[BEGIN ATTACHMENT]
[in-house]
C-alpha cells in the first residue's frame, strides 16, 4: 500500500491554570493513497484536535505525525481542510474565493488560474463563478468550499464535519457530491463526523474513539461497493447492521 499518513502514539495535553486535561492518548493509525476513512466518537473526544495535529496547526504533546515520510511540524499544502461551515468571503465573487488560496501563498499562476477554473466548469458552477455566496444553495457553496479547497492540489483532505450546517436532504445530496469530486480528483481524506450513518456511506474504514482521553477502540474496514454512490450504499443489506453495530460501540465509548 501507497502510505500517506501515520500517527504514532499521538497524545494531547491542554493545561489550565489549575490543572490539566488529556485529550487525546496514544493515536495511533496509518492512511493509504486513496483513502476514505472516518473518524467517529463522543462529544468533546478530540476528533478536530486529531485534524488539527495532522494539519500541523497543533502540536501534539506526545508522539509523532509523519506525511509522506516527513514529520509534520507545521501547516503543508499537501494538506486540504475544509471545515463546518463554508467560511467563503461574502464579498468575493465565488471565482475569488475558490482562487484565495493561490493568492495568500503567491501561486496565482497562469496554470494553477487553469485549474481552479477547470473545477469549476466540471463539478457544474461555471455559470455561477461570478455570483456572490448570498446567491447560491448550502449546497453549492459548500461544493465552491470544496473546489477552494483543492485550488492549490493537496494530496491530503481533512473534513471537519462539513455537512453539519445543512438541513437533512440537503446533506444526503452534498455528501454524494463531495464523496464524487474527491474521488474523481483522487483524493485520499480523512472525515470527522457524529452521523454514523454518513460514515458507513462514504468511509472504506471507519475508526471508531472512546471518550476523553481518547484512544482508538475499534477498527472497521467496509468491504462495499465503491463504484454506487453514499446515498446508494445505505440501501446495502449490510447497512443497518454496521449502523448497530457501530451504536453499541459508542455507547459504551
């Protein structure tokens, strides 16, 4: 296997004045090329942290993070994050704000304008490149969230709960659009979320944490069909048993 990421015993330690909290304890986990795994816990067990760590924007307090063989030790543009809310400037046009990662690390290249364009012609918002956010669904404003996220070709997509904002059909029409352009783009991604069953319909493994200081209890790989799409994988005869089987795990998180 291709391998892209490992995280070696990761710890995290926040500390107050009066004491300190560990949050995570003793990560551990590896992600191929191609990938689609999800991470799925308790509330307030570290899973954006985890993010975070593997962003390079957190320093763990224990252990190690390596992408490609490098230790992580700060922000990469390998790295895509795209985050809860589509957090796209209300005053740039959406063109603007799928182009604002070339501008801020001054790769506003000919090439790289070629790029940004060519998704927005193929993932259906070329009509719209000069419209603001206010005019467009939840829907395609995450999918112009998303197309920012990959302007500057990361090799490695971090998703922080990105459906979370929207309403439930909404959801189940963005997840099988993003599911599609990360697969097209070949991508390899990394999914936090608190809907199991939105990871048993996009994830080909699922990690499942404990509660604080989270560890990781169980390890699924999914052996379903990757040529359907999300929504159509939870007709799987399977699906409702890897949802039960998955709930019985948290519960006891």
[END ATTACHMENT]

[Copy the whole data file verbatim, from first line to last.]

[in-house]
C-alpha cells in the first residue's frame, strides 16, 4: 500500500491554570493513497484536535505525525481542510474565493488560474463563478468550499464535519457530491463526523474513539461497493447492521 499518513502514539495535553486535561492518548493509525476513512466518537473526544495535529496547526504533546515520510511540524499544502461551515468571503465573487488560496501563498499562476477554473466548469458552477455566496444553495457553496479547497492540489483532505450546517436532504445530496469530486480528483481524506450513518456511506474504514482521553477502540474496514454512490450504499443489506453495530460501540465509548 501507497502510505500517506501515520500517527504514532499521538497524545494531547491542554493545561489550565489549575490543572490539566488529556485529550487525546496514544493515536495511533496509518492512511493509504486513496483513502476514505472516518473518524467517529463522543462529544468533546478530540476528533478536530486529531485534524488539527495532522494539519500541523497543533502540536501534539506526545508522539509523532509523519506525511509522506516527513514529520509534520507545521501547516503543508499537501494538506486540504475544509471545515463546518463554508467560511467563503461574502464579498468575493465565488471565482475569488475558490482562487484565495493561490493568492495568500503567491501561486496565482497562469496554470494553477487553469485549474481552479477547470473545477469549476466540471463539478457544474461555471455559470455561477461570478455570483456572490448570498446567491447560491448550502449546497453549492459548500461544493465552491470544496473546489477552494483543492485550488492549490493537496494530496491530503481533512473534513471537519462539513455537512453539519445543512438541513437533512440537503446533506444526503452534498455528501454524494463531495464523496464524487474527491474521488474523481483522487483524493485520499480523512472525515470527522457524529452521523454514523454518513460514515458507513462514504468511509472504506471507519475508526471508531472512546471518550476523553481518547484512544482508538475499534477498527472497521467496509468491504462495499465503491463504484454506487453514499446515498446508494445505505440501501446495502449490510447497512443497518454496521449502523448497530457501530451504536453499541459508542455507547459504551
């Protein structure tokens, strides 16, 4: 296997004045090329942290993070994050704000304008490149969230709960659009979320944490069909048993 990421015993330690909290304890986990795994816990067990760590924007307090063989030790543009809310400037046009990662690390290249364009012609918002956010669904404003996220070709997509904002059909029409352009783009991604069953319909493994200081209890790989799409994988005869089987795990998180 291709391998892209490992995280070696990761710890995290926040500390107050009066004491300190560990949050995570003793990560551990590896992600191929191609990938689609999800991470799925308790509330307030570290899973954006985890993010975070593997962003390079957190320093763990224990252990190690390596992408490609490098230790992580700060922000990469390998790295895509795209985050809860589509957090796209209300005053740039959406063109603007799928182009604002070339501008801020001054790769506003000919090439790289070629790029940004060519998704927005193929993932259906070329009509719209000069419209603001206010005019467009939840829907395609995450999918112009998303197309920012990959302007500057990361090799490695971090998703922080990105459906979370929207309403439930909404959801189940963005997840099988993003599911599609990360697969097209070949991508390899990394999914936090608190809907199991939105990871048993996009994830080909699922990690499942404990509660604080989270560890990781169980390890699924999914052996379903990757040529359907999300929504159509939870007709799987399977699906409702890897949802039960998955709930019985948290519960006891």